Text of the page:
Scrambled egg sandwich with ham, gruyere and caramelized onion on brioche

Scrambled egg sandwich with ham, gruyere and caramelized onion on brioche

As I sit here in the wee hours of the morning scouring the internet for cheap flights to NYC, I’m reminiscing about the last time I was in the Big Apple.  The city that never sleeps feels like a     second home to me, and it’s nice to know that I can skip all the tourist traps and focus my attention elsewhere.  Besides visiting my dear friend from university, I also love to discover new places to stuff my face, shop for vintage clothes and check out the latest MOMA exhibit.  I used to be swept away by all the celebrity restaurants in Manhatten, but during my last visit I took Brooklyn by storm.  From the flea market of food that is Smorgasburg to the infamous fried chicken at the Brooklyn Bowl, I placed some serious effort into filling my belly with the best of this borough.  The most memorable brunch I ate however, was hidden away in a little nook in Prospect Heights called 606 R&D.  Their scrambled egg sandwich with ham, gruyere and caramelized onion on brioche was a fistful of savory protein balanced out nicely with the sweetness from the onions and fresh bun.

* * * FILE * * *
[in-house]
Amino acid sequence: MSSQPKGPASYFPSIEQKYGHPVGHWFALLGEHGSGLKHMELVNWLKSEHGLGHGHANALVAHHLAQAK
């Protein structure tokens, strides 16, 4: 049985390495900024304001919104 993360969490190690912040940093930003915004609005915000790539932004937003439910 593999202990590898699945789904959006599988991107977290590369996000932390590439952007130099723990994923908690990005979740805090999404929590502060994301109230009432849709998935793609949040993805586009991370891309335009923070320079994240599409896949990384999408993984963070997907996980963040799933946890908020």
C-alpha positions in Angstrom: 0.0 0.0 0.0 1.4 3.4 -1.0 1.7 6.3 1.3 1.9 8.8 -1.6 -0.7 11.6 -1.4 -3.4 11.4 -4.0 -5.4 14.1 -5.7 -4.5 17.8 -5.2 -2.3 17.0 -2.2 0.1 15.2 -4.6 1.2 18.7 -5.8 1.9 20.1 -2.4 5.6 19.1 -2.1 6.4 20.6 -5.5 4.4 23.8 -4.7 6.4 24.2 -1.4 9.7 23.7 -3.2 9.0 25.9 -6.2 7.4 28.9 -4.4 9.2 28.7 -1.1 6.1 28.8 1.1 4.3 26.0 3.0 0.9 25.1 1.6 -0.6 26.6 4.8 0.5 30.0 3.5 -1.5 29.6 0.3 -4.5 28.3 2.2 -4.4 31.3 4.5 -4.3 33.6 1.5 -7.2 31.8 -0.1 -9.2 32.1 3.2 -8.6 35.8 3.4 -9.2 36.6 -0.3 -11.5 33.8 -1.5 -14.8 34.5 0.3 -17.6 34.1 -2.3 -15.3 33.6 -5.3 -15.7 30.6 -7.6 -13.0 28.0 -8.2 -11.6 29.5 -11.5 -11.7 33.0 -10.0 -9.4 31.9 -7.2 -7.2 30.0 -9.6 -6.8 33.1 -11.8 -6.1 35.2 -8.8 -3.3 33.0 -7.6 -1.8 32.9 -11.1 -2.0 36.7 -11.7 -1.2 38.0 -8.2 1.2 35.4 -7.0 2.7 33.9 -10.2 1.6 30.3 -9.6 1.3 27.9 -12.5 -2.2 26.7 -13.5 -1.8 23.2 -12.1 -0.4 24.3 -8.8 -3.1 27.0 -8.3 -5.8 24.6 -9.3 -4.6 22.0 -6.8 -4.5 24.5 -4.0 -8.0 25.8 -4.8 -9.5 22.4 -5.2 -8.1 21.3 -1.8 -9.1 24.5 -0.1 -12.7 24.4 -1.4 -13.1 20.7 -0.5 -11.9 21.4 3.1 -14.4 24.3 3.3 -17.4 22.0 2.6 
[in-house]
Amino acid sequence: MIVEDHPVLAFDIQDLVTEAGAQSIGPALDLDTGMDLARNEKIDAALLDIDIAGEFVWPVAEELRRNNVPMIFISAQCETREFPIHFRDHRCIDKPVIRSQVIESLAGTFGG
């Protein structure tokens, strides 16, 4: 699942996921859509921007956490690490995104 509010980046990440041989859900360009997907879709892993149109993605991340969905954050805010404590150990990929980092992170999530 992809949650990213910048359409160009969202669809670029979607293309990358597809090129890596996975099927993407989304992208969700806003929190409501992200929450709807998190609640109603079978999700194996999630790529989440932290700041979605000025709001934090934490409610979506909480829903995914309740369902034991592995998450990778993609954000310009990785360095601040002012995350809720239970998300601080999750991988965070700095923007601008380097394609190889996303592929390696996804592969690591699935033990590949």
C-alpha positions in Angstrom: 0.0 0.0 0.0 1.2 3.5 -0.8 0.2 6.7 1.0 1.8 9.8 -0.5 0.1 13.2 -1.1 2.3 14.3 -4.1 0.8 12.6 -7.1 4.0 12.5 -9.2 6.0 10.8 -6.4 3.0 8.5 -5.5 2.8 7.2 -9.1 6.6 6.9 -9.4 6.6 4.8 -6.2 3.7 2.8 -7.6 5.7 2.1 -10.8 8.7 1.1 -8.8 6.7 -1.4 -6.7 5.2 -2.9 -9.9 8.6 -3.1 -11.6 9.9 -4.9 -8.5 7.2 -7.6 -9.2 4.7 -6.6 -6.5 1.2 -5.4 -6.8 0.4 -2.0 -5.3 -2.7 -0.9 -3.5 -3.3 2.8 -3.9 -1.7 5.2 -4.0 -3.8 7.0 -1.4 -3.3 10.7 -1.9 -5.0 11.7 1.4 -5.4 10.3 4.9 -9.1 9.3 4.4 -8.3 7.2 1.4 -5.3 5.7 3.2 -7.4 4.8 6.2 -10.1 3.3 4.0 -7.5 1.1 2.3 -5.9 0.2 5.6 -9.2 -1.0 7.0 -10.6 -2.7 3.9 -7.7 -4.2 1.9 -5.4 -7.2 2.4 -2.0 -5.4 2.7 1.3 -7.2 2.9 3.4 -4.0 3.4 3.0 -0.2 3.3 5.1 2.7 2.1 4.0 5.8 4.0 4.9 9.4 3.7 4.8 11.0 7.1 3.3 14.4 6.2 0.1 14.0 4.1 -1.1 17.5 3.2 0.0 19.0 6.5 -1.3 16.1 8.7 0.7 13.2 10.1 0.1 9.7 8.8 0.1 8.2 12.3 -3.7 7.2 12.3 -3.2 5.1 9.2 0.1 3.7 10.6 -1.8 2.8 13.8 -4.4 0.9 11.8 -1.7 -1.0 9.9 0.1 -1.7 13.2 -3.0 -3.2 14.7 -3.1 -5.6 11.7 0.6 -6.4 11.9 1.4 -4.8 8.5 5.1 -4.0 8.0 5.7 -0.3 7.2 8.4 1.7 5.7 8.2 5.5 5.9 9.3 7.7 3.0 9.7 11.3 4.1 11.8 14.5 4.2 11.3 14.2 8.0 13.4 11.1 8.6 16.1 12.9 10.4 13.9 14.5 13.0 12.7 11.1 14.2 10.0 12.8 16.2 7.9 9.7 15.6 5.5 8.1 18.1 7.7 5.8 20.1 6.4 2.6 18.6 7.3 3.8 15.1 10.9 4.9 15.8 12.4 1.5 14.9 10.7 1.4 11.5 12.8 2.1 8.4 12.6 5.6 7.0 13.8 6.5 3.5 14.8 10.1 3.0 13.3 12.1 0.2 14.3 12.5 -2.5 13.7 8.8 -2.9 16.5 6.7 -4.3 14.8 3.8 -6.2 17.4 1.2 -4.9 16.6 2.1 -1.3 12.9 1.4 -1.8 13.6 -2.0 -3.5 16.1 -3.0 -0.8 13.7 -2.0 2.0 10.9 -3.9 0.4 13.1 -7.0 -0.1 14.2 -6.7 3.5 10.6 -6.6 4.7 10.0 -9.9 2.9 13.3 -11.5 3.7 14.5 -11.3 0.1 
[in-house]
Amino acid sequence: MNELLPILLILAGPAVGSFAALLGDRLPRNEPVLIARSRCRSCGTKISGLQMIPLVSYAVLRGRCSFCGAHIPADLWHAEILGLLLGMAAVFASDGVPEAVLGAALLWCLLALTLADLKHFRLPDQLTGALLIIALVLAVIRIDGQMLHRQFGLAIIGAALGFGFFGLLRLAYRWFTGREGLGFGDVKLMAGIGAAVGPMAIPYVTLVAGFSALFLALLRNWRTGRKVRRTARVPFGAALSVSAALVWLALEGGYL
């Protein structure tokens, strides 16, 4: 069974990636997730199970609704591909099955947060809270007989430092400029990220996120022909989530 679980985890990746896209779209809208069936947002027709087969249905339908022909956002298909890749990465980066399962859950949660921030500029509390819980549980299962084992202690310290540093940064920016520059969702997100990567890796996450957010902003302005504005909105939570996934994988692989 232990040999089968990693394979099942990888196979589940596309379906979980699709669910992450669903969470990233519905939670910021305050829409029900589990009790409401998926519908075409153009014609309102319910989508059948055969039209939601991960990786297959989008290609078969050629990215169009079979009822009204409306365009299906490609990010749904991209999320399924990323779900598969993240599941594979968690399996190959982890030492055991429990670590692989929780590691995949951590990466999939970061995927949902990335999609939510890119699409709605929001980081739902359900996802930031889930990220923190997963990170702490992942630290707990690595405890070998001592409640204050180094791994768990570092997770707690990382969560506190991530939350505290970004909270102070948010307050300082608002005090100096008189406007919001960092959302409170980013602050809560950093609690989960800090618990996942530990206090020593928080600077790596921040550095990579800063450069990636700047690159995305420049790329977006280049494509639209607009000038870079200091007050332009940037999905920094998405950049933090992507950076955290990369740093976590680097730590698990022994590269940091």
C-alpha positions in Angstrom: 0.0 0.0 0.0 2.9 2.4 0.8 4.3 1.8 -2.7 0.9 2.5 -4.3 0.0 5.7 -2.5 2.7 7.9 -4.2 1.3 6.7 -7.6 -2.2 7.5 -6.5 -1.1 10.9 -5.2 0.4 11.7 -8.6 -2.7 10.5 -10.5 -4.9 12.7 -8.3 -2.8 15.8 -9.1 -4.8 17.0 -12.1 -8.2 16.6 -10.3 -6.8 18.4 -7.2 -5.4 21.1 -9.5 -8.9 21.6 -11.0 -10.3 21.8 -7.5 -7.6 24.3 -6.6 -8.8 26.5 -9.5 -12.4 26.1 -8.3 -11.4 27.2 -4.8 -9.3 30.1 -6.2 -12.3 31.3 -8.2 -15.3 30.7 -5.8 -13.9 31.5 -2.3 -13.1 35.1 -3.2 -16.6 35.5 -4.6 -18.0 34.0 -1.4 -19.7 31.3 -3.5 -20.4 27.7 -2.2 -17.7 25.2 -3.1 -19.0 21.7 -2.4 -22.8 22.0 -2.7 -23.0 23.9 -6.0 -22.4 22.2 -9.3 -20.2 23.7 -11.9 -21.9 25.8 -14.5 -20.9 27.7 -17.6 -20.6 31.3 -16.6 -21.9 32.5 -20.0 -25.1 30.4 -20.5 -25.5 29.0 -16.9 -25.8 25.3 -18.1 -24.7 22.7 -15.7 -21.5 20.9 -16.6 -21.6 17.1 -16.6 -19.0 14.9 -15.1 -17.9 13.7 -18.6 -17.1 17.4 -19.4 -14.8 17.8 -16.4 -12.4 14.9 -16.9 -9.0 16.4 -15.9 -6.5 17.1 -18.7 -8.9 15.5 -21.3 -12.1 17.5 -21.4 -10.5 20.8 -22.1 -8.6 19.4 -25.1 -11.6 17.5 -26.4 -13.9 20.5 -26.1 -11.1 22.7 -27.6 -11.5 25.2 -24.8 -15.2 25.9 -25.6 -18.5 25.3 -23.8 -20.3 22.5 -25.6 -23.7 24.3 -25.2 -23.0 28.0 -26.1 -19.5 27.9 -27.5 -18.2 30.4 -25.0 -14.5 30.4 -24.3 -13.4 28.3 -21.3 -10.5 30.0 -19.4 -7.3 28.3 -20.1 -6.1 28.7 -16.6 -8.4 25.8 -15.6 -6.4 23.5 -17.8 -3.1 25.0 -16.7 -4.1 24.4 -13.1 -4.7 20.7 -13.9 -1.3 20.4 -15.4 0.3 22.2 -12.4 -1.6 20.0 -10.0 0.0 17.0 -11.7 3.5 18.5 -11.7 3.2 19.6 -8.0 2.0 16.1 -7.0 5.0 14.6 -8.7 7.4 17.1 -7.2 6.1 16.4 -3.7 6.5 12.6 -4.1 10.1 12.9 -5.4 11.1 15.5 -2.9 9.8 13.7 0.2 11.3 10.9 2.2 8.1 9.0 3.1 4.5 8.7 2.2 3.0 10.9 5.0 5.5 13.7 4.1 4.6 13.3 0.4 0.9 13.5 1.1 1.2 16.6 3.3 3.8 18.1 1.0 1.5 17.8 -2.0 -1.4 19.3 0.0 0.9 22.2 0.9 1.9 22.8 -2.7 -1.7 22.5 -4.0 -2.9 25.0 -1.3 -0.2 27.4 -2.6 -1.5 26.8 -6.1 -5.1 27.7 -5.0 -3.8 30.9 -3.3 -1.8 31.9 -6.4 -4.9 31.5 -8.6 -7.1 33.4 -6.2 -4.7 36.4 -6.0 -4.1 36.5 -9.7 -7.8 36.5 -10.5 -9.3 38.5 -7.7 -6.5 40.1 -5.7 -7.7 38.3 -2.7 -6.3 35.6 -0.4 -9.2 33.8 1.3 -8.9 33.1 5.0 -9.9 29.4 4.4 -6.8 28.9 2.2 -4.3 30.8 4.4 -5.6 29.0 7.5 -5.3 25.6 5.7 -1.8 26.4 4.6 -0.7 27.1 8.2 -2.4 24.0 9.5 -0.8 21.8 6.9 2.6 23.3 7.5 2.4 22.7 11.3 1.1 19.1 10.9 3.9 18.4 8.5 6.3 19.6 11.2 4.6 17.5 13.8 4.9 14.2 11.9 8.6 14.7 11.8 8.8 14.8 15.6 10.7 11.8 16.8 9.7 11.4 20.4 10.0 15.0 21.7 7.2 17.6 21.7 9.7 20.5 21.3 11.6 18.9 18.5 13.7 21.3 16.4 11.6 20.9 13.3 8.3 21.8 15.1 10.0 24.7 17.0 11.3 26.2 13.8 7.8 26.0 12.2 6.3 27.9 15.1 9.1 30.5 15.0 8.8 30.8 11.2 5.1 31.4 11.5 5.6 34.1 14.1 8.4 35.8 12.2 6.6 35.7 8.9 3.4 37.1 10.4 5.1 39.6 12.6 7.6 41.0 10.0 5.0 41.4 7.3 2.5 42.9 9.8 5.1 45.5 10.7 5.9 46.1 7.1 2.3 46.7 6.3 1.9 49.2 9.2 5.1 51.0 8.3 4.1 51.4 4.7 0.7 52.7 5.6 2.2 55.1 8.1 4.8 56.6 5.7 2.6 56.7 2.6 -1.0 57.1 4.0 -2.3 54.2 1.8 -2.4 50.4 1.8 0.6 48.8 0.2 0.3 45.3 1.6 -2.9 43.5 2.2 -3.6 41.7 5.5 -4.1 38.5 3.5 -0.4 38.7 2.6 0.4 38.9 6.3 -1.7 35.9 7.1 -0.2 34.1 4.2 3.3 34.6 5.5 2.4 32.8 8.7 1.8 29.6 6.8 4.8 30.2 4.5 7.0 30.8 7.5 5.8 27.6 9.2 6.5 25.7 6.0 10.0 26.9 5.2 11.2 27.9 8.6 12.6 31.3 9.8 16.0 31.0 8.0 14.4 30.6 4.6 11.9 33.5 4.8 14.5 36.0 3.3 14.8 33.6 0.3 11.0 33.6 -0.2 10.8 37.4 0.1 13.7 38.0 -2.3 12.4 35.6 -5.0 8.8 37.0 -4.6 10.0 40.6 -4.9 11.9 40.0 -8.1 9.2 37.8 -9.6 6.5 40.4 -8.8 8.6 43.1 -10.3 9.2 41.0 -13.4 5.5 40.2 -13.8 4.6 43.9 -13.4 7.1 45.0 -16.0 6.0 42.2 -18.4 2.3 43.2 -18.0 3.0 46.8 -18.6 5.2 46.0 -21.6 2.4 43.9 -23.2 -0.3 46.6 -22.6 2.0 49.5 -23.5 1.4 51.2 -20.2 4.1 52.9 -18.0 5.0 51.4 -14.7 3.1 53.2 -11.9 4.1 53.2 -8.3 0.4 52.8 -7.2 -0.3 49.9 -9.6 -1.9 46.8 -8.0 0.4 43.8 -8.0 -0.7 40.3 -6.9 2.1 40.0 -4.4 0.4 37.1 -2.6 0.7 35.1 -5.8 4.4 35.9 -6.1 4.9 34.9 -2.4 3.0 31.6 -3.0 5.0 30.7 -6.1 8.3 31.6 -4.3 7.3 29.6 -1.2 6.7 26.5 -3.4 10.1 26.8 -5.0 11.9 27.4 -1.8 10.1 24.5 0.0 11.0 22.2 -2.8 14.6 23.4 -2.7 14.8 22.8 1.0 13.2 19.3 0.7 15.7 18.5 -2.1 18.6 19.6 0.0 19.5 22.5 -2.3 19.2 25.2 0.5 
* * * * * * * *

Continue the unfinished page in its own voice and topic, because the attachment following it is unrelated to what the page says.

Brioche has definitely claimed a place in my top five fave breads (along with croissants, baguettes, bagels and Persian barbari flatbread) and my taste buds dance whenever the buttery flakiness takes hold of a burger or is turned into French toast.  This French bread, along with croissants belong to a subgroup of leavened delights called Viennoiserie a term that originated from Austria and literally means “things of Vienna”.  Viennoiseries are baked breakfast goods or snacks that are made in the same way as bread but have more of a pastry-like quality due to the sinful additions of cream, eggs and higher quantities of sugar, milk and butter.  While I’ve made homemade bread successfully, I had never attempted brioche.  I turned to my baking bible – Martha Stewart’s Baking Handbook.  The recipe looked intimidating, but I was feeling patient and in the mood for a baking project.  Most of the time is spent waiting on the dough, with roughly two hours of actual prep, so the process is actually pretty relaxing and ultimately very satisfying.